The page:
Moderator and City & State Managing Editor Justin Sweitzer at the podium, flanked by (L-R) George Robinson II, Nic Caputo and James Foley / MR Gruber Photography

During the first panel, Caputo highlighted how the Pennsylvania Department of State, in 2023, was able to eliminate a business filing backlog in three months’ time. “We were able to actually enact a number of pursuits that resulted in getting rid of the backlog. It took us about three months of very hard work, and all of the credit goes to those clerks, those unsung heroes that worked tirelessly in that bureau to make sure that happened,” Caputo said. 

“In three months, that backlog was raised. Not only that, but we’ve been able to actually keep the processing time to three business days or better,” he added. 

Robinson, from UPMC, encouraged business leaders in the room to take the time to track and understand the policies moving through Harrisburg, and said UPMC is advocating at the legislative level to find ways to help its diverse vendors. 

“We’re stepping out into new areas of support for our diverse businesses, beginning with our primary focus on legislative changes to help increase the amount of dollars that the commonwealth is providing to our diverse vendors,” Robinson said, adding that the company is also working to improve certification challenges facing diverse businesses. “I wanted to bring that to your attention. It’s not for us to get the shout out. It’s for us to help folks like us stand up, because we need a larger community than just UPMC speaking to our elected officials.”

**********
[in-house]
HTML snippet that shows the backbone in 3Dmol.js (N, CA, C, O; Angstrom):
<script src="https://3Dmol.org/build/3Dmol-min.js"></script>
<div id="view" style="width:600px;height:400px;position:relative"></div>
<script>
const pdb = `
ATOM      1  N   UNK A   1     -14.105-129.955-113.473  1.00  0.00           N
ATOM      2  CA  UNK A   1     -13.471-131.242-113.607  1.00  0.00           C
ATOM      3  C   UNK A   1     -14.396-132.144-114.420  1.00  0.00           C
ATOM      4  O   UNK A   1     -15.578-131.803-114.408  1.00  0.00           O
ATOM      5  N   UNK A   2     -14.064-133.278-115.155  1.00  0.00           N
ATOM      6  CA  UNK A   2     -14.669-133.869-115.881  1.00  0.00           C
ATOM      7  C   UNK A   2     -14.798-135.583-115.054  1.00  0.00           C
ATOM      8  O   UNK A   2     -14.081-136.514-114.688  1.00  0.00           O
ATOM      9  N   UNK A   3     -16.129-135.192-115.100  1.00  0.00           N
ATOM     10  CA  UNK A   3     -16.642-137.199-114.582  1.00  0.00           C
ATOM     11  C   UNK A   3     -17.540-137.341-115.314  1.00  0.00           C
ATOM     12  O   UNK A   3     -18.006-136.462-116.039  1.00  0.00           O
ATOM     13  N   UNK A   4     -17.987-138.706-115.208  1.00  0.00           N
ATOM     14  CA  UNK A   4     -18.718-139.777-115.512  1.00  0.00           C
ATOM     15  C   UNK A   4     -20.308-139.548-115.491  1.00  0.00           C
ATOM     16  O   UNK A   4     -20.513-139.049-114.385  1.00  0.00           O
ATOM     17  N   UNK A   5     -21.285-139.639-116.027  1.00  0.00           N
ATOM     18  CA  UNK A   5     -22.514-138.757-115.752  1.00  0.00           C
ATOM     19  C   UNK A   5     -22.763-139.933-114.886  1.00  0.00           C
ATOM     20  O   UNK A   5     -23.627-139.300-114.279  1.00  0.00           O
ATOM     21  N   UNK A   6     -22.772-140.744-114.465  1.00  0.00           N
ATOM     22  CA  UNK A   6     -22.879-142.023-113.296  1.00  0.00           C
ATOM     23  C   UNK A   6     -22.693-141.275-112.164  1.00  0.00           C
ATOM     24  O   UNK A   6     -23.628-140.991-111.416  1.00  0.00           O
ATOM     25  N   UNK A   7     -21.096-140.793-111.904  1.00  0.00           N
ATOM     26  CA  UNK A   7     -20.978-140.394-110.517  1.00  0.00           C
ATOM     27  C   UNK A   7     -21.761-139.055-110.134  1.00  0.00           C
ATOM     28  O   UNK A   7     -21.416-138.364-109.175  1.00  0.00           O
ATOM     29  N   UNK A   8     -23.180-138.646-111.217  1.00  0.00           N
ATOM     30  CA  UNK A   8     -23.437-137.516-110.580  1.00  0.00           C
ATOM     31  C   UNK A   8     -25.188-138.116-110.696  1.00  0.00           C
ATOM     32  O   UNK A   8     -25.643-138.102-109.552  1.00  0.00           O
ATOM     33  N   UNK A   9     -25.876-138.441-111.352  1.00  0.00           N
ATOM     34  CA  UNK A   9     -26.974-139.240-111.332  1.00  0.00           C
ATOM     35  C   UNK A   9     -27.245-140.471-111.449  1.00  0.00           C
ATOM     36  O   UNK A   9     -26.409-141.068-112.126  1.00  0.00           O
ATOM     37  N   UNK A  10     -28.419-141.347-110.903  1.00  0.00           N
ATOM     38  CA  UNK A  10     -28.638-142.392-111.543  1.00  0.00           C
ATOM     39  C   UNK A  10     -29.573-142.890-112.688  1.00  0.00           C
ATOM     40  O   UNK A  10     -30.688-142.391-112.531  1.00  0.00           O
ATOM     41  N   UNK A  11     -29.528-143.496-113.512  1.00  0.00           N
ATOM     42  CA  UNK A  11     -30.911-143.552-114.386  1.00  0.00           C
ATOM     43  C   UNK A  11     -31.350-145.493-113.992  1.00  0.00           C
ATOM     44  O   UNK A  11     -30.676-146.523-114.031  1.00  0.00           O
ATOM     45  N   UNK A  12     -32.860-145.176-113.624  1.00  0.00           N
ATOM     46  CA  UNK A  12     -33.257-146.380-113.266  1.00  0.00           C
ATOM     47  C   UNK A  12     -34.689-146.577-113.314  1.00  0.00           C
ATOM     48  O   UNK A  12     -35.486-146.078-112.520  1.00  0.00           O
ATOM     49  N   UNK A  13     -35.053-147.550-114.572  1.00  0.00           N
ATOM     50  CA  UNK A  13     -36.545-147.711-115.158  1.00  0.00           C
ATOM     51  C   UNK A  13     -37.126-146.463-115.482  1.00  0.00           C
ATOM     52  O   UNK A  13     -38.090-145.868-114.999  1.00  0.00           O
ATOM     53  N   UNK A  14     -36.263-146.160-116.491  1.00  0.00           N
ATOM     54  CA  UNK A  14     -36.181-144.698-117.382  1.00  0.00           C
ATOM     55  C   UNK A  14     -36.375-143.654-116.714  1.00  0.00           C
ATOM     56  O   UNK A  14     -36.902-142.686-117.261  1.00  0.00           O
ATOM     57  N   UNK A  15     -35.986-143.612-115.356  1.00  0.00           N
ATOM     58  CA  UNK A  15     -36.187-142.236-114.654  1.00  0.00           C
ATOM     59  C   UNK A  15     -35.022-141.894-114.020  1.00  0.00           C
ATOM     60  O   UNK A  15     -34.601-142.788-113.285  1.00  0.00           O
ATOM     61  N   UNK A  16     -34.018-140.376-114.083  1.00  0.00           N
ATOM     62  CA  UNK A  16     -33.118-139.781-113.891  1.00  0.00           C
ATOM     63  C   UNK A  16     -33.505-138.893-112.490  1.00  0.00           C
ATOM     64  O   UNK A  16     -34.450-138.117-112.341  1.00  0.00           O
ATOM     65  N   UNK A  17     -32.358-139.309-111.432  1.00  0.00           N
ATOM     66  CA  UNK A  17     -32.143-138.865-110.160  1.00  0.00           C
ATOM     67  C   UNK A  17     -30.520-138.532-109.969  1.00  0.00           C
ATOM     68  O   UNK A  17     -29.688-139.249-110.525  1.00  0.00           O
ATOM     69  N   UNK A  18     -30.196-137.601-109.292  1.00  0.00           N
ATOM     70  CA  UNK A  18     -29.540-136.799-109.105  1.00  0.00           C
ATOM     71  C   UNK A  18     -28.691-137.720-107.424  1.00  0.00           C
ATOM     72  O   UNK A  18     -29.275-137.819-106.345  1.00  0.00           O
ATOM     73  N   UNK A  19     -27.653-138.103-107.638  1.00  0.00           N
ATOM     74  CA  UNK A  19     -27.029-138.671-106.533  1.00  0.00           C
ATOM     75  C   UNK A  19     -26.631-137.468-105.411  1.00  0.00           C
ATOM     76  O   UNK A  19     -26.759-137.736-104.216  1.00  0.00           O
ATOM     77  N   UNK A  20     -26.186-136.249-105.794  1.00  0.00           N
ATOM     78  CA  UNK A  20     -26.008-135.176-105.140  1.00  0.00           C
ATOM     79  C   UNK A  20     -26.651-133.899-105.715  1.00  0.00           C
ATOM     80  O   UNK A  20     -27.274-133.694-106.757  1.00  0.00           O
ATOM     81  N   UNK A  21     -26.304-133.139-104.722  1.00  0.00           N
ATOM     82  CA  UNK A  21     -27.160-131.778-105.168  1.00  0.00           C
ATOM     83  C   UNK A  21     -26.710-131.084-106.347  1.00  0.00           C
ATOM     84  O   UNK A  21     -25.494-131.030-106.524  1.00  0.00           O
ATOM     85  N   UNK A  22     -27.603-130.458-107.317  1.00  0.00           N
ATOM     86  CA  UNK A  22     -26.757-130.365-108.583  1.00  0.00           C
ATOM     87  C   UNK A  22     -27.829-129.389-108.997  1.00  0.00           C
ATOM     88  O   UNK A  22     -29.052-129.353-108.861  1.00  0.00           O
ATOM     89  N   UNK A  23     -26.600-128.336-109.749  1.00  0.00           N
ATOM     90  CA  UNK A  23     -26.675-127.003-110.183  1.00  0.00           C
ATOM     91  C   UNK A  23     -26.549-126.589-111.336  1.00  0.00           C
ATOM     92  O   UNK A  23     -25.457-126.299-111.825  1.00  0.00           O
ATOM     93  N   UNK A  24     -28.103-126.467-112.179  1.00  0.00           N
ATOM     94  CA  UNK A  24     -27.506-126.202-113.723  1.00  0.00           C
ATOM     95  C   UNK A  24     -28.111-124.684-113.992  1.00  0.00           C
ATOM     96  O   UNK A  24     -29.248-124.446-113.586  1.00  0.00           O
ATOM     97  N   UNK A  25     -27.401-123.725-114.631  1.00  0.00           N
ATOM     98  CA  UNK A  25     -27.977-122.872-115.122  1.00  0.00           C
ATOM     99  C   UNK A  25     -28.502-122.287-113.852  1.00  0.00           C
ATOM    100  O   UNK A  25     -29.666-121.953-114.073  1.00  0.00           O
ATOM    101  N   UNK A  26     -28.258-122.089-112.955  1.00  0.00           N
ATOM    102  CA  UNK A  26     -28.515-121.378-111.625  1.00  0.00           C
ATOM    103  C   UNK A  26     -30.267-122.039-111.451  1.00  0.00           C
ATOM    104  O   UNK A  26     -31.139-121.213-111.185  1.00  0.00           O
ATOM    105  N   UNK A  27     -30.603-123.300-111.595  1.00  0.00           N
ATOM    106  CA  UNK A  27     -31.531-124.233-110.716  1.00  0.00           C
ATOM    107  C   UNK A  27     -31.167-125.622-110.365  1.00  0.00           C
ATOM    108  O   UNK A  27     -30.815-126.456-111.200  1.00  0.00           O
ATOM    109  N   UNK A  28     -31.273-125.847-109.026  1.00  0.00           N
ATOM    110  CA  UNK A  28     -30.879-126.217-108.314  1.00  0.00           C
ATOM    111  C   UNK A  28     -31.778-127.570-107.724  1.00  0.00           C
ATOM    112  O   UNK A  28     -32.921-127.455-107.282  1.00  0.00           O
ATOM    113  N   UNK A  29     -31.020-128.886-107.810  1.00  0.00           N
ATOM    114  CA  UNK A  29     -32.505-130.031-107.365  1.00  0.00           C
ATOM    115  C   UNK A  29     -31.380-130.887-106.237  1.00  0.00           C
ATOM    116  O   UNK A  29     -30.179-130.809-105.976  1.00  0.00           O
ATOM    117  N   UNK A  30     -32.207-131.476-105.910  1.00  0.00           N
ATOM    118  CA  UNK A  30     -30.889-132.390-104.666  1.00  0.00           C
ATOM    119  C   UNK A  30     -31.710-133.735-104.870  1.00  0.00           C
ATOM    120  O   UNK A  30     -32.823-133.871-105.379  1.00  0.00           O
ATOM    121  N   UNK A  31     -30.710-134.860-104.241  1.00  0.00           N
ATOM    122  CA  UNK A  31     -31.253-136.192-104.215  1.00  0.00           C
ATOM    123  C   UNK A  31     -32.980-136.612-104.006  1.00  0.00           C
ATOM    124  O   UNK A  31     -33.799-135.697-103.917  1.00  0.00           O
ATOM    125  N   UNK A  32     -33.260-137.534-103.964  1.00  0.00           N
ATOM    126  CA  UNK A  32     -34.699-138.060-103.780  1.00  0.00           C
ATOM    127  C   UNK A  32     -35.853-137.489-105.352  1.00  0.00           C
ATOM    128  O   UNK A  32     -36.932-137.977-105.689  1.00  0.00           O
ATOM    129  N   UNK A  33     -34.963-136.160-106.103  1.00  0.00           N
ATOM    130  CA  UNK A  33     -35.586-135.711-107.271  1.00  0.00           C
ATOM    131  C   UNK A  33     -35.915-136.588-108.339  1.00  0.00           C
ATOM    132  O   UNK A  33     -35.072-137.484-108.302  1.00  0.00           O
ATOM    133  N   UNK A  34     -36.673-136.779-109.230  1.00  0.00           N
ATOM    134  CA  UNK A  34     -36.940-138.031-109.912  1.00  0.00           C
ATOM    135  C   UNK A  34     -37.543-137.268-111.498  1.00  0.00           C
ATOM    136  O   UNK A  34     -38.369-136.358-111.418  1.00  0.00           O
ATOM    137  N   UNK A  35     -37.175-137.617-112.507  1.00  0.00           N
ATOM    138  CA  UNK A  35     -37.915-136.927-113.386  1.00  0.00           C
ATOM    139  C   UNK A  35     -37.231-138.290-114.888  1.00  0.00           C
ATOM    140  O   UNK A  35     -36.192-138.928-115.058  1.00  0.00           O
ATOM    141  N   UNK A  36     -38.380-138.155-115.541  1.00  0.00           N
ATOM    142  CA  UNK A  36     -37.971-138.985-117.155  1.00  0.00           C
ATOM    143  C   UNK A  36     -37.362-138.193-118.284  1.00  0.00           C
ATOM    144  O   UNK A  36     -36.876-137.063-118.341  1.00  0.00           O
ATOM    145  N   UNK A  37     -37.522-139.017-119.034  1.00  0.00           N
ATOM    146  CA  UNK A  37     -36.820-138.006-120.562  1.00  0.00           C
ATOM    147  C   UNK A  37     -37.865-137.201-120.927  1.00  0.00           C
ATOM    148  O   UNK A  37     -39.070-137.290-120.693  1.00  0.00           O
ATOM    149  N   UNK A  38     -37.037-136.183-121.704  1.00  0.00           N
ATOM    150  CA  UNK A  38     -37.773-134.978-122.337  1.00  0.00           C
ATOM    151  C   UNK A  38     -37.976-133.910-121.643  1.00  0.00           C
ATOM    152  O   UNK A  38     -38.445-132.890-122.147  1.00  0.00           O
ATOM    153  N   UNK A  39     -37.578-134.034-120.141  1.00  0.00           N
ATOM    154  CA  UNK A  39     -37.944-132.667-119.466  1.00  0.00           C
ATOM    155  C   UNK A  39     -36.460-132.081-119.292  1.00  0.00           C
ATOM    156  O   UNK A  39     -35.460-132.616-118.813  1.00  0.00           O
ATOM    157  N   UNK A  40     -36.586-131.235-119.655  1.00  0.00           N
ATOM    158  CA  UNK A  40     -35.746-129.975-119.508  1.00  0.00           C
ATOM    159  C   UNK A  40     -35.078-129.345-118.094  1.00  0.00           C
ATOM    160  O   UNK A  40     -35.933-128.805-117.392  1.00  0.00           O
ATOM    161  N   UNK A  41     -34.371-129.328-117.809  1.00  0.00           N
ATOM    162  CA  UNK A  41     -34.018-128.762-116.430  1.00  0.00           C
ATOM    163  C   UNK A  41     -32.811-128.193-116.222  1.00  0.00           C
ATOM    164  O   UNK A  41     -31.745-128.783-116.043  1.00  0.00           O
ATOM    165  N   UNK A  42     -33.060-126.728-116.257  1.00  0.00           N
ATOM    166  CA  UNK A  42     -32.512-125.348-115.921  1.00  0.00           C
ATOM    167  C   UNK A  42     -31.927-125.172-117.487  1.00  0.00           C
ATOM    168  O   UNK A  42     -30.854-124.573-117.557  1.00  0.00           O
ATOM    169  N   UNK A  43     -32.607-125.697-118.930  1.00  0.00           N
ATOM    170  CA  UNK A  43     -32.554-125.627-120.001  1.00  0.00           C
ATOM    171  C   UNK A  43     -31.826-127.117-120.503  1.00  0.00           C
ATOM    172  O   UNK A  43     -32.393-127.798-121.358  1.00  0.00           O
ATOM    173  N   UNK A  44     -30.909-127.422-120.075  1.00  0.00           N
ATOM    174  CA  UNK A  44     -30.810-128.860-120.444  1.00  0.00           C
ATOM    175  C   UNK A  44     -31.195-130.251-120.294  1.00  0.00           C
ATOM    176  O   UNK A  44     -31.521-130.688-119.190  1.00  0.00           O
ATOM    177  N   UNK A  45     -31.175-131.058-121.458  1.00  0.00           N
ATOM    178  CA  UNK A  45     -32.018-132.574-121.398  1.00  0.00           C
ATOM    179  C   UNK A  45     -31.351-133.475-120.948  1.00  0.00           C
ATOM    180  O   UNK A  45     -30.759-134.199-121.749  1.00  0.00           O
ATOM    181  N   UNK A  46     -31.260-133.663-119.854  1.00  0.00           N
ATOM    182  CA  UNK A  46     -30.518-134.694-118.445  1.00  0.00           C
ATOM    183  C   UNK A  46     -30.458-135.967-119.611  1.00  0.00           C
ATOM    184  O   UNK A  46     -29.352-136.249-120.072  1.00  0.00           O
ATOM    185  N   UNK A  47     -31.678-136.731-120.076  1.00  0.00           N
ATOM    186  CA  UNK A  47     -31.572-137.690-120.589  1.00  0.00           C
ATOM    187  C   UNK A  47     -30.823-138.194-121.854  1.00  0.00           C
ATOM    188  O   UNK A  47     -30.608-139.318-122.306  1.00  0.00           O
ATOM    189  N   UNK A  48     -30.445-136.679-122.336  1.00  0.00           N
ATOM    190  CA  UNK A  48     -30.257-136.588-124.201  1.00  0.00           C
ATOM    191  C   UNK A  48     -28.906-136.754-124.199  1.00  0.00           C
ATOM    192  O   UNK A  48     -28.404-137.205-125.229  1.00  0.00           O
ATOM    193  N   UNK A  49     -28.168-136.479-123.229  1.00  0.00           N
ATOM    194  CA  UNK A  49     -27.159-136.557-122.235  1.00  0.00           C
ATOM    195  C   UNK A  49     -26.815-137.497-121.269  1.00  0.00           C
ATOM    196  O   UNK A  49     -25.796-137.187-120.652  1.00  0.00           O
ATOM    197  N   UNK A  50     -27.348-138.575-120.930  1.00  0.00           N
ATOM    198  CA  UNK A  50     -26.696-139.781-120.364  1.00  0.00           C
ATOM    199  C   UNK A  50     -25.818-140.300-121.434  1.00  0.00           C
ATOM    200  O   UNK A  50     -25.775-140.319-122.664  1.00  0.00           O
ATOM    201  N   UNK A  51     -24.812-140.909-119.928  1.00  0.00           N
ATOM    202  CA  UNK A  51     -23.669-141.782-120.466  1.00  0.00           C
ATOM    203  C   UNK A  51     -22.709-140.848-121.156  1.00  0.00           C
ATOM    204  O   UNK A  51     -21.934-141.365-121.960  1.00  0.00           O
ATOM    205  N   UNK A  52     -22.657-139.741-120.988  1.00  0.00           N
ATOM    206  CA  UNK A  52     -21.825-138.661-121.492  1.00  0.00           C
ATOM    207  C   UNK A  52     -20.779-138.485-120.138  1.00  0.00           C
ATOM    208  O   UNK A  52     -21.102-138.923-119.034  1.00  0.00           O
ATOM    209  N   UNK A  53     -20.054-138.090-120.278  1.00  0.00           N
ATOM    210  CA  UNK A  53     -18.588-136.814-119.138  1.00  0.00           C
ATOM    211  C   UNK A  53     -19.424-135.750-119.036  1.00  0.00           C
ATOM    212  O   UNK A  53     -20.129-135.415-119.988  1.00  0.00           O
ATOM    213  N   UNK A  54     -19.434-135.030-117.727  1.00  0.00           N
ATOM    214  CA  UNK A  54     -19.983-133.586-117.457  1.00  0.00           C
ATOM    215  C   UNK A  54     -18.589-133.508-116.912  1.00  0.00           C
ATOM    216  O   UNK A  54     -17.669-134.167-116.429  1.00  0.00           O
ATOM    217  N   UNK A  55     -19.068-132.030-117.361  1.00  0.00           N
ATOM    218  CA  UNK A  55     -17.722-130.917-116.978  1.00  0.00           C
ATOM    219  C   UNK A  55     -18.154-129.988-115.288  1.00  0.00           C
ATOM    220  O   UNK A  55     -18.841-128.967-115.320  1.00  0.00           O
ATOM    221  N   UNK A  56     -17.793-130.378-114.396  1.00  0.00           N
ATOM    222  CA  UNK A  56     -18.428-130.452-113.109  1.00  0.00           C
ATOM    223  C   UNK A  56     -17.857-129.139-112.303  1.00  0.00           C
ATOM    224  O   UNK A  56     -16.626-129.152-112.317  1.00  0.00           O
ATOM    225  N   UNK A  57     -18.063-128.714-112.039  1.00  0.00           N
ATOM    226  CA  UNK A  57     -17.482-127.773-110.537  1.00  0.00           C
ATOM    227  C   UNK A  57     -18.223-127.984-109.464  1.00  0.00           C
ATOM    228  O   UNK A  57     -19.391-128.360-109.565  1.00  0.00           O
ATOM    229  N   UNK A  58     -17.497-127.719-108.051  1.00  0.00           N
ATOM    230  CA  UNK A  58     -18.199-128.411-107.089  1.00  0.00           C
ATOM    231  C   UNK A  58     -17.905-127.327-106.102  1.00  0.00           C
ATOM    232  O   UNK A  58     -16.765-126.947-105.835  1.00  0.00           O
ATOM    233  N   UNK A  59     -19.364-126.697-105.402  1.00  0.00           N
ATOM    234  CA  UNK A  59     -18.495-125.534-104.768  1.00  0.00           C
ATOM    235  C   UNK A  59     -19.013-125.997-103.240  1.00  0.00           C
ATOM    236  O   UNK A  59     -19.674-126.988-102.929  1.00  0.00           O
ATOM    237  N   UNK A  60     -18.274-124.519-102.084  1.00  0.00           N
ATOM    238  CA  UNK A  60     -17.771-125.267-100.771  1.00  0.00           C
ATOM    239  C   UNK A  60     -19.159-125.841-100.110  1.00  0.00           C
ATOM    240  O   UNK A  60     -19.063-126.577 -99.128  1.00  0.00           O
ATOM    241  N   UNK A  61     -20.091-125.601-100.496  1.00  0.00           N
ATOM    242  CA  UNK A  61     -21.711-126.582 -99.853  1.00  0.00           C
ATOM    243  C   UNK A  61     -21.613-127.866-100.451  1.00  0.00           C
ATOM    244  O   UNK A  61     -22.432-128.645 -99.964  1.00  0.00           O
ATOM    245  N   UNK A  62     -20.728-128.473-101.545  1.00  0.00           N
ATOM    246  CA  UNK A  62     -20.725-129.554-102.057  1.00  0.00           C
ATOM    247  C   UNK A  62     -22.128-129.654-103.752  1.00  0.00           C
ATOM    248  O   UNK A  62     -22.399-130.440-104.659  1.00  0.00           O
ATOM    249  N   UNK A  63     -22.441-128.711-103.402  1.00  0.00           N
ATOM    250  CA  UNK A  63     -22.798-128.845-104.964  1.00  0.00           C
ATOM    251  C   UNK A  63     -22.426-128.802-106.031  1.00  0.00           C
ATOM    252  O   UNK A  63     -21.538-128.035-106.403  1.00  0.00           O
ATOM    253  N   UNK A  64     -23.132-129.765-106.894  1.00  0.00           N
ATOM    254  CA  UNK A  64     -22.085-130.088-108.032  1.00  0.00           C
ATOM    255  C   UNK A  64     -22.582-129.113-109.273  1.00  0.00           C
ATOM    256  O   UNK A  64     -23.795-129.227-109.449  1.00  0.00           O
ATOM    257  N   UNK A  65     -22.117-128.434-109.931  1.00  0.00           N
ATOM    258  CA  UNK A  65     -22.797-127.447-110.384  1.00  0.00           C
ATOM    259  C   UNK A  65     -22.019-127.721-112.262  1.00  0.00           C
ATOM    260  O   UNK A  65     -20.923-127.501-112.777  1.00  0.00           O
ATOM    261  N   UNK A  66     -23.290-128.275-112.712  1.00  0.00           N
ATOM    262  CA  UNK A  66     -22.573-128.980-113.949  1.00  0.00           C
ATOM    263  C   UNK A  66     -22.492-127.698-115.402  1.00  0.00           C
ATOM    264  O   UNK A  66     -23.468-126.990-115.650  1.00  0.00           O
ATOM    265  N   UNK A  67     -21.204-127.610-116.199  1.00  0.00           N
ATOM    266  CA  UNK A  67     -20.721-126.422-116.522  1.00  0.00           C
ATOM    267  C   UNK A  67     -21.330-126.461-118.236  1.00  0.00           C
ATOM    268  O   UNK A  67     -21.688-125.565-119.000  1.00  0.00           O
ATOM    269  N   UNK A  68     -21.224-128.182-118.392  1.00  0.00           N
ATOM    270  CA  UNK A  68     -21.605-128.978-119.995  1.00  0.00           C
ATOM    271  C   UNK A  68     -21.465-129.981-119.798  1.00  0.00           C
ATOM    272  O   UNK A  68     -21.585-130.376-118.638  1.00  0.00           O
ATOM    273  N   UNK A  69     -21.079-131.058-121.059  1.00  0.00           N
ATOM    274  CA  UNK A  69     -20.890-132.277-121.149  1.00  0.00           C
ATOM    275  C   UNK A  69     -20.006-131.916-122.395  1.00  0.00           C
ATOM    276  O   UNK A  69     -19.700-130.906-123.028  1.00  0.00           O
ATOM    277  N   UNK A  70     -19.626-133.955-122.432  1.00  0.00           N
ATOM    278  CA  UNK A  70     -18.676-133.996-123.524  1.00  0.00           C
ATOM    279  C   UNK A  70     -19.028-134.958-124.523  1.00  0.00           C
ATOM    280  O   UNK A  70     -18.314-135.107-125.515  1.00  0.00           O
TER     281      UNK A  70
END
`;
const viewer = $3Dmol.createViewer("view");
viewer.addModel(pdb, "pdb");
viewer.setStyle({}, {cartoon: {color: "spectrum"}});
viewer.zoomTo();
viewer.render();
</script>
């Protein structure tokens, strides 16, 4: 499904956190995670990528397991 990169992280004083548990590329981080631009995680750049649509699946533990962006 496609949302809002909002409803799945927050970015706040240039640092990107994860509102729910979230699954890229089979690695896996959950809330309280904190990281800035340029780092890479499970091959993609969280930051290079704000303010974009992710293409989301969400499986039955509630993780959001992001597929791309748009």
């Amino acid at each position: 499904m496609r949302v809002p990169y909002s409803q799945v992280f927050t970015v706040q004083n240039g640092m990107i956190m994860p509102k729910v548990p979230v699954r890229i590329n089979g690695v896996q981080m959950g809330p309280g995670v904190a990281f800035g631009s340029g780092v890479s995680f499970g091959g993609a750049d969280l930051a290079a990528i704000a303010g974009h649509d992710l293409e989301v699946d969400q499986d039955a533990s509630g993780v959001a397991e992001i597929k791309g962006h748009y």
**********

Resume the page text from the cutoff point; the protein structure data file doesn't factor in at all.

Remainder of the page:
Members of both panels praised a September 2023 executive order signed by Shapiro that aims to increase state agency participation in the state’s Small Business Reserve program, increase engagement between the administration and small diverse businesses and promote financing options and access to capital for small diverse businesses. The order also established an advisory council on inclusive procurement.

Moderator Teresa M. Lundy looks on as Kerry Kirkland answers a question, flanked by Drew Simpson III and Stephanie Shell / MR Gruber Photography

In response to an audience question from Democratic state Sen. Sharif Street, who was in attendance, Kirkland implored state lawmakers to codify the executive order to ensure that the existing procurement and contracting policies remain in place under future administrations.

“Executive orders are wonderful, but they’re not sustainable,” Kirkland said. “We’re extremely blessed to have an administration like the Shapiro-Davis administration, who have a very high value on DEI and make sure that we do substantial business with small, diverse and veteran-owned businesses. However, if another administration came in and didn’t have that value, that's when you see those ebbs and flows, that’s when you see that rollercoaster ride.”